Bibliotherapy – The therapy through reading

big city vs small city
Drawing by Adrian Serghie

   Uhm, no, I haven’t invented the word. It’s something that goes way back to King Ramses, but it didn’t had this weird name (source – Wikipedia). It seems that the name was “invented” by Samuel Crothers, or at least that’s what an The Atlantic Monthly article stated in 1916.

   Ok, the name is fancy, but the idea behind is pretty simple. The bibliotherapist selects reading material that is relevant to one’s life situation. It seems that reading things that resonate and apply to us has a cathartic effect, especially the fictional stories. Just as with the music therapy, the idea is not so surprising. What I find once again surprising is that such thing exists. It seems that there are people that read all day and they give to their clients things to read that apply to their lives. That’s it. And that person is called a bibliotherapist (what an awesome job!).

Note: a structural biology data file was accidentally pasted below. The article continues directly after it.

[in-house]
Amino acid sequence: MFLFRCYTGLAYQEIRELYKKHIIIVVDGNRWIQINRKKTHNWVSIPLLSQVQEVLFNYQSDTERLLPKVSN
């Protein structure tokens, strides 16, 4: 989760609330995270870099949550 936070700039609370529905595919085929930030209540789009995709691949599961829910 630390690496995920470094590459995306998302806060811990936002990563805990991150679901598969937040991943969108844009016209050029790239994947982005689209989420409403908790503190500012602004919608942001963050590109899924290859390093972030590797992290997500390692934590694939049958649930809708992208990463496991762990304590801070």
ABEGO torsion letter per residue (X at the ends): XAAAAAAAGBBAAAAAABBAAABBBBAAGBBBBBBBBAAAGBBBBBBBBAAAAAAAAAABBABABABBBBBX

“Bibliotherapy can be performed using affective treatment techniques, cognitive behavioral therapy (CBT), and visual-based materials. Affective bibliotherapy relies upon fiction which can aid participants. By empathizing with a story’s character, the client undergoes a form of catharsis by gaining hope and releasing emotional tension. There can also be a connection made between the circumstances in a story and the reader’s own personal issues. This, consequently, leads to insights and behavioral change. Bibliotherapy using CBT relies mainly on self-help books which work to correct negative behaviors by offering alternative, positive actions. Visual-based materials, such as graphic novels, utilize both affective and CBT techniques.” – Wikipedia

   It seems that I’ve been using bibliotherapy on myself without even knowing how it’s called. Stories will always have huge impact on people, especially when we can relate to those stories. That’s how strong connections with fictional characters are created and that’s why we feel sad when we finish a great book.

   I’m looking forward to see what other types of therapies are there. What kind of therapy would you like to read about or invent?

15 thoughts on “Bibliotherapy – The therapy through reading

  1. Writing is the best healing therapy. Reading comes second. Both have immense healing powers. What is a flower without a bubble bee or a bubble bee without a flower?

    1. I agree with you! Actually, it is stated that bibliotherapy is usually uses in combination with writing therapy. I’ll prepare a post about that too! Thank you! 🙂

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